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New volcano research moves closer to predicting eruptions


Research into how volcanoes erupt led by Durham University’s Earth Sciences Department is taking volcanologists a step closer to being able to predict when and on what scale volcanoes will erupt.

In the three-year EU Erupt Project, funded by almost half a million euros of EU Framework 5 funding, scientists from seven European universities are working on four volcanoes. They have developed new techniques to examine what happens underground before a volcano erupts and how magma develops and have made a considerable breakthrough in dating past geophysical events that preceded eruptions. A key set of clues comes from the study of cores and rims on crystals which have grown from the magmas, which can be read like tree rings.

Using this new technique, volcanologists can now correlate data from traditional volcanology – the study of deposits from past volcanoes (or ‘volcanic autopsy’) to date previous eruptions, with geophysics – which offers a real time snapshot of state of a volcanic system. For example the team working on Vesuvius dated a magmatic event which appears to correspond to the occurrence of an earthquake 17 years before the volcano famously erupted in AD79. The importance of this is that for the first time volcanologists can set a timescale on the impact of geophysical activity on magma systems and interpret the link to volcanic eruptions or hazards.

Professor Jon Davidson, from Durham University and Principal Investigator on ERUPT said: “These new techniques are helping us build up profiles for different volcano types, which will help volcanologists around the world understand better how magma works, its composition – what makes it more volatile – how it is stored and how and when it is likely to cause an eruption.”

The EU ERUPT Project (European Research on Understanding Processes and Timescales of Magma Evolution in Volcanic Systems), involves scientists from seven European universities, selected for their diverse range of expertise in volcanology with experience working with volcanic systems all over the world. The other institutions involved in the ERUPT Project are the University of Florence, University of Goettingen, Vesuvius Observatory (Naples), University of Leeds, CSIC (Barcelona) and University College, Dublin.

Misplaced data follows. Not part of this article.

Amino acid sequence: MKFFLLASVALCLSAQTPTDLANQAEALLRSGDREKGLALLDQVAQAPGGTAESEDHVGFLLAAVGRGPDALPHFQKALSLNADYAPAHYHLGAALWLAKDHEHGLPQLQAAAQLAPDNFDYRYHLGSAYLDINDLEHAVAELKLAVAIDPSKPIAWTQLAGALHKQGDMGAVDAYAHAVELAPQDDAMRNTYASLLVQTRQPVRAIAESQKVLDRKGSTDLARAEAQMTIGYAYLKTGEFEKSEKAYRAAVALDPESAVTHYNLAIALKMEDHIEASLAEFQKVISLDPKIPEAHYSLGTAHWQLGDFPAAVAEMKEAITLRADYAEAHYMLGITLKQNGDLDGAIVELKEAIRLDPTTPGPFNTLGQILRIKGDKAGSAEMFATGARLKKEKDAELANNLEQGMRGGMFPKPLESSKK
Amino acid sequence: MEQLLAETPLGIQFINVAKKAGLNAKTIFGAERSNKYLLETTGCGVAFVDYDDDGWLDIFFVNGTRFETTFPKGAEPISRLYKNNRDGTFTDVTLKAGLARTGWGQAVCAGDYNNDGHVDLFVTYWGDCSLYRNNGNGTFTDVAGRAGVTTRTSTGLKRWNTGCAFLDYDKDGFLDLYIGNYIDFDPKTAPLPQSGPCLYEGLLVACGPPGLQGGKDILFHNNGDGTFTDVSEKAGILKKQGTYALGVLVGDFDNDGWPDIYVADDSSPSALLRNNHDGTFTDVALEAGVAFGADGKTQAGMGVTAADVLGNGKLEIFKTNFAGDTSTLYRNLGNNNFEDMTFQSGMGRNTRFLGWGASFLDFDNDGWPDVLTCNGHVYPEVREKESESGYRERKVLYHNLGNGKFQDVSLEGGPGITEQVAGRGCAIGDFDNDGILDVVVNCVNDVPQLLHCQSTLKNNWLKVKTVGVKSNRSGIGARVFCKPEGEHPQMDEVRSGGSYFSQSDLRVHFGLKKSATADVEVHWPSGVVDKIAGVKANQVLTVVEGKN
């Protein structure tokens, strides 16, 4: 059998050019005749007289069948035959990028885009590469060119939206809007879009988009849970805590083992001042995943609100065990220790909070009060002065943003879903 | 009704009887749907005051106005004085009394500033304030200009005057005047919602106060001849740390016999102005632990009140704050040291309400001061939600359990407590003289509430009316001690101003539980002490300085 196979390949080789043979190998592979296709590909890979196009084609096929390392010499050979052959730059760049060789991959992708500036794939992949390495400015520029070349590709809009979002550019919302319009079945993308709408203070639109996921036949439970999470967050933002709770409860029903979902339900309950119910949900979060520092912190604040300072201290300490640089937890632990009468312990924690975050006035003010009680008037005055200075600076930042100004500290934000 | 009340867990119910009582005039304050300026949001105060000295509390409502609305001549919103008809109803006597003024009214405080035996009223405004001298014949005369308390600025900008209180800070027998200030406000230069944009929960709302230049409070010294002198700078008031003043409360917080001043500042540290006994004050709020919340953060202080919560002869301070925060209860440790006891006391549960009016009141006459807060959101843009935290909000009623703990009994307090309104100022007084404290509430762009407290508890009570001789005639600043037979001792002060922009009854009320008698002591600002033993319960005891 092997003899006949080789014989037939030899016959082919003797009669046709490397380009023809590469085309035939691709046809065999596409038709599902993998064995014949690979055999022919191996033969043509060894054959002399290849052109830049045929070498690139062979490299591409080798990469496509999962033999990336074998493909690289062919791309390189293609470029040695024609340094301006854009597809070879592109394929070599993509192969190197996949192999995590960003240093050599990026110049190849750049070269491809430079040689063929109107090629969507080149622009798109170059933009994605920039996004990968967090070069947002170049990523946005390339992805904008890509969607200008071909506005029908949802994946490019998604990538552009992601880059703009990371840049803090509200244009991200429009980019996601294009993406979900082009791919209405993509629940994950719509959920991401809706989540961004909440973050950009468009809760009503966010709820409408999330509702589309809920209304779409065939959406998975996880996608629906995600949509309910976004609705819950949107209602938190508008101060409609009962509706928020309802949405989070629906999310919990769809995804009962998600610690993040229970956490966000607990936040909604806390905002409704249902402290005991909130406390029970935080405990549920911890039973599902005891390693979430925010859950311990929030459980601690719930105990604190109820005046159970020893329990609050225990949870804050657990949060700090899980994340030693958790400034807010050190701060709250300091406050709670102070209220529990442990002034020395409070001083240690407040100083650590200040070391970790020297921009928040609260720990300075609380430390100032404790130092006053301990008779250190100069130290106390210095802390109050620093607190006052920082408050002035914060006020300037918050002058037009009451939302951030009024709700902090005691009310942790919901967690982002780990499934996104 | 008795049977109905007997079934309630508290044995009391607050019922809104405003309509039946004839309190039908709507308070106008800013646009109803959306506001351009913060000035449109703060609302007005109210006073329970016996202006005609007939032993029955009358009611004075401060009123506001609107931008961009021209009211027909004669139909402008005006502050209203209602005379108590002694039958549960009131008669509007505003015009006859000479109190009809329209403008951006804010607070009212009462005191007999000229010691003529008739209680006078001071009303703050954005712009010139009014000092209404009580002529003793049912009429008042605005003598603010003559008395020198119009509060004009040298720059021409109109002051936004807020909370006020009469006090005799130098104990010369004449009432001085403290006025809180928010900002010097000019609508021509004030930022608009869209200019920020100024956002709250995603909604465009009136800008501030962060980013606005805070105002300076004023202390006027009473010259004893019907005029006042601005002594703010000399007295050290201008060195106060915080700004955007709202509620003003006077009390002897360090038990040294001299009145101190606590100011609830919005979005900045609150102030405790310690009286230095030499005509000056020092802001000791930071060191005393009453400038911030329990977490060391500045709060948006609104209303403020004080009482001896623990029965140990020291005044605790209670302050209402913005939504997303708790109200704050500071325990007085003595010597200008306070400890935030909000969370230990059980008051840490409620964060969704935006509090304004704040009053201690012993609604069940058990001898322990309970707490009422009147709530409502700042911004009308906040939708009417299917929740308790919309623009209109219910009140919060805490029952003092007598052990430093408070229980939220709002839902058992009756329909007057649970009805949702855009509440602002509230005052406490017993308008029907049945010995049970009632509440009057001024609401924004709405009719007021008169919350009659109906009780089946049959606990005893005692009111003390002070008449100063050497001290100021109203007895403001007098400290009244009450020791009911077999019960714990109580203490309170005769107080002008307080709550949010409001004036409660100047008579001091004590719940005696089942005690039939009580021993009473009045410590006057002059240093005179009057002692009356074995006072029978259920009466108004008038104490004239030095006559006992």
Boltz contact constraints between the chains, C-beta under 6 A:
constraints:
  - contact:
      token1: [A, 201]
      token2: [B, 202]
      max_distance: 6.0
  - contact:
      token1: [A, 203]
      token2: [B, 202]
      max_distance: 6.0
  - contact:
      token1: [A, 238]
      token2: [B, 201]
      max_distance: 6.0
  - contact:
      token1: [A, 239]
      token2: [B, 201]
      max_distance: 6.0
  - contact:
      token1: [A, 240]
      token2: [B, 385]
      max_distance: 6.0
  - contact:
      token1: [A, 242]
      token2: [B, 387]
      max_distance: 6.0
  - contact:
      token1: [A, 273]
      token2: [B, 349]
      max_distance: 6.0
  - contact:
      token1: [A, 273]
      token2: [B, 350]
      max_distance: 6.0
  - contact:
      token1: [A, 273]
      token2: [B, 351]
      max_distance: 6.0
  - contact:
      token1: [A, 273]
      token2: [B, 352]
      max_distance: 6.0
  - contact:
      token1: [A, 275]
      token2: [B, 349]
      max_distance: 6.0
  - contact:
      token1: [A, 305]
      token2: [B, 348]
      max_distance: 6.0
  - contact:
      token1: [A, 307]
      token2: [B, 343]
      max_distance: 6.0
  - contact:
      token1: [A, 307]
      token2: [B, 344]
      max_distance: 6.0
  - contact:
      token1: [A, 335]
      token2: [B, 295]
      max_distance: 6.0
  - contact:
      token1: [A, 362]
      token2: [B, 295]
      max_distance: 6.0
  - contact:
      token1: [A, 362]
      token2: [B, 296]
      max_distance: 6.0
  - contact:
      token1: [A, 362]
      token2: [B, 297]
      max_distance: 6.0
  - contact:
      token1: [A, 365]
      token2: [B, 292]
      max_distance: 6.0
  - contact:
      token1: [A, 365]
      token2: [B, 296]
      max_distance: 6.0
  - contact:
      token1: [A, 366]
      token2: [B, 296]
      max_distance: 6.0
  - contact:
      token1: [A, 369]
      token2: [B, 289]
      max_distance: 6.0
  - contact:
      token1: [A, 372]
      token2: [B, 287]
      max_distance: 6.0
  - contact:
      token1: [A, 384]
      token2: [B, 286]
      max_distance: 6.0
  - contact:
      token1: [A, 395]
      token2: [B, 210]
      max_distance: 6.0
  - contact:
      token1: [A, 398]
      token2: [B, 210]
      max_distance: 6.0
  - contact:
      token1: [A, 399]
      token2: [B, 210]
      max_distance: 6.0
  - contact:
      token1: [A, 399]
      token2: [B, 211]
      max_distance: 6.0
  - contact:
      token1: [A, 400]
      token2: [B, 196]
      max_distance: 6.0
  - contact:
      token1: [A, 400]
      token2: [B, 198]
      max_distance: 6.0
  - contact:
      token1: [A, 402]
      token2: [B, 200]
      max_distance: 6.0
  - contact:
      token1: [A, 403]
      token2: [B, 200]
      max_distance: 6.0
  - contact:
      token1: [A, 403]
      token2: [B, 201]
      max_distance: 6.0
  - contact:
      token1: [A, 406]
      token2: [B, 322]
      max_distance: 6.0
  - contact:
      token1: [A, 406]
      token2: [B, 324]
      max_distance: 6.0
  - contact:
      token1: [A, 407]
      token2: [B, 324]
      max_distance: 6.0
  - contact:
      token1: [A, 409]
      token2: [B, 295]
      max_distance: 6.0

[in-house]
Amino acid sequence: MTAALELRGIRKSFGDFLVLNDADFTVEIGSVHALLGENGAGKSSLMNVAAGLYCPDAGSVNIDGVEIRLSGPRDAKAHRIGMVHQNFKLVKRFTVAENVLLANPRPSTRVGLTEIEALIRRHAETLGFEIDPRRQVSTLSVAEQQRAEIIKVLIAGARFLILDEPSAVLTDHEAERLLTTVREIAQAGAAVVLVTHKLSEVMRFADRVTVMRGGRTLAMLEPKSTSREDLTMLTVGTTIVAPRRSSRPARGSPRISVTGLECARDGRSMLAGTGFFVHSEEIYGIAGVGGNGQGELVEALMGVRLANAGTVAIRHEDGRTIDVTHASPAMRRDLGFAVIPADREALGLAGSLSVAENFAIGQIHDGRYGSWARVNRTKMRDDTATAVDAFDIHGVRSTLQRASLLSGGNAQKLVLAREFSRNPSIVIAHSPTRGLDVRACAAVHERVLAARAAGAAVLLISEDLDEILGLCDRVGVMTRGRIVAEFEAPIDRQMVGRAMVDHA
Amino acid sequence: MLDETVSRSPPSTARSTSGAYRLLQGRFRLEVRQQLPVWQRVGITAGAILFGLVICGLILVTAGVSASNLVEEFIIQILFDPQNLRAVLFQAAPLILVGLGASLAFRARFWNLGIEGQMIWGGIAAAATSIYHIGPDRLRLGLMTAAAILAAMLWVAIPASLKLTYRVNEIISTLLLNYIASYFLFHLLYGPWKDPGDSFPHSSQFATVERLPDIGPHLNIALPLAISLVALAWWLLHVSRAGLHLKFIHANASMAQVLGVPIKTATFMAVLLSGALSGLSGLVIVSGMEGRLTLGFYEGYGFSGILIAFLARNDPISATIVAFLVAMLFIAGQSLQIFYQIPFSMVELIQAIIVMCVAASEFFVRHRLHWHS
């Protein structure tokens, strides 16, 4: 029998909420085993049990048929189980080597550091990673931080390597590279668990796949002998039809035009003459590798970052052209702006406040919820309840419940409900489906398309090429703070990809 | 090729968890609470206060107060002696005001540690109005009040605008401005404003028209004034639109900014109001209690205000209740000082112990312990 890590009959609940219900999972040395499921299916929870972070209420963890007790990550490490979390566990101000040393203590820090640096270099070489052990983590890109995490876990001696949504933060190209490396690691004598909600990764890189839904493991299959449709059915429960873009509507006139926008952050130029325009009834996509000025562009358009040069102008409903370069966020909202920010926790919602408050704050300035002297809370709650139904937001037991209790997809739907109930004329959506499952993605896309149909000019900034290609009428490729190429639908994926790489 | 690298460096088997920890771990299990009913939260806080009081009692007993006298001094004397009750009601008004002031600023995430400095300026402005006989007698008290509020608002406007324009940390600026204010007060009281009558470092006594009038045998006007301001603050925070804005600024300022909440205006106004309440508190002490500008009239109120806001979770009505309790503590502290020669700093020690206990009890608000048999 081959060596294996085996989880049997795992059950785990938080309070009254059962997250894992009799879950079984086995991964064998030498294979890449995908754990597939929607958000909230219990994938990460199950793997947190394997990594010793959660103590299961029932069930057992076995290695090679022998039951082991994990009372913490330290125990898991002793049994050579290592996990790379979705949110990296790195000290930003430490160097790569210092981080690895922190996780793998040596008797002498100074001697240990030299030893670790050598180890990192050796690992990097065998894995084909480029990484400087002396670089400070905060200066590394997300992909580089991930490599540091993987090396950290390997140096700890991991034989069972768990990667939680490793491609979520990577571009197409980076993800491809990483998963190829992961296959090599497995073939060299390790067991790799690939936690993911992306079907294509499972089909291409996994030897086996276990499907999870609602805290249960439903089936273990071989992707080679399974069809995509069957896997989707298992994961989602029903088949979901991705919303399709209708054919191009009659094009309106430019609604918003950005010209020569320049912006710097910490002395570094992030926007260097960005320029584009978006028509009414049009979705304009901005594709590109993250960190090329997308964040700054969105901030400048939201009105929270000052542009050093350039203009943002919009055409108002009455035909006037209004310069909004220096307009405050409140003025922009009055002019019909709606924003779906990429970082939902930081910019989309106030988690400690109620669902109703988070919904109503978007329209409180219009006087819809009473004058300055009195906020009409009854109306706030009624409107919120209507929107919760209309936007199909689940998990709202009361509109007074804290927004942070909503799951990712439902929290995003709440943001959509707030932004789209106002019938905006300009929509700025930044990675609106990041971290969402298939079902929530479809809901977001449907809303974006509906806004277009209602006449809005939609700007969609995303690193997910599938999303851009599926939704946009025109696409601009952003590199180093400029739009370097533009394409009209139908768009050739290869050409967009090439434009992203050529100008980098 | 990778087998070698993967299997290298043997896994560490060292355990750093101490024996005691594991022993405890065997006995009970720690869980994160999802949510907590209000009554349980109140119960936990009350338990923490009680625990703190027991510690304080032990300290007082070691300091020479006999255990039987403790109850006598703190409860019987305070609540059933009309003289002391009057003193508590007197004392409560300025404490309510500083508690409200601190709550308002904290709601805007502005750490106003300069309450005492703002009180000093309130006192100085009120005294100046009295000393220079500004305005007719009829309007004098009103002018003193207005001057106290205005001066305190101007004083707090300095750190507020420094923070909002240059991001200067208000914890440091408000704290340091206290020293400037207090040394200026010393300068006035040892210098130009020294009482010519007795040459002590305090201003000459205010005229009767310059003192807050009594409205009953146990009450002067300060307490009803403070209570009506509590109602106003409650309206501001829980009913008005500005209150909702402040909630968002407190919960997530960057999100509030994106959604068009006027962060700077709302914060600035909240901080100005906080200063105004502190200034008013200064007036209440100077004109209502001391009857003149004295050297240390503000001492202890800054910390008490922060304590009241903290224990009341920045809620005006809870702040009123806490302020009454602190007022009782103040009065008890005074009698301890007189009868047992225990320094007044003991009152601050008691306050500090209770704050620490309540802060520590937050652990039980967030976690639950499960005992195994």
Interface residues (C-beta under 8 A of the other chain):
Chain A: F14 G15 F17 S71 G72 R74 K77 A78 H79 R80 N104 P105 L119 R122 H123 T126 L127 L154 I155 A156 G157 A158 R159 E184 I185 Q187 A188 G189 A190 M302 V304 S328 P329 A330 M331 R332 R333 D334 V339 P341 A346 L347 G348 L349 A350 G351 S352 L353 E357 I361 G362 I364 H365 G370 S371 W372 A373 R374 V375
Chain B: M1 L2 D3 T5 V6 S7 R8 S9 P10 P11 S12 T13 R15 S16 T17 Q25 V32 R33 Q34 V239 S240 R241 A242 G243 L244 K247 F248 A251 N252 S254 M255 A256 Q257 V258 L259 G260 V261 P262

The team chose four European volcanoes to study for the project that represented a broad range of types of volcanoes in terms of size, frequency and intensity of eruption, from Stromboli with frequent relatively gentle eruptions, to Teide and Vesuvius with medium scale eruptions to Campi Flegrei representing the larger end of the scale. The techniques include examining crystals, rock textures and exhumed magma chambers, dating rocks and crystals and determining the pressures and temperatures of crystal growth and exchange between magmas.

The results of this research have been presented to the Italian civil authorities and a number of papers have been published in peer-review journals such as Journal of Petrology on various aspects of the project.

Jane Budge | alfa
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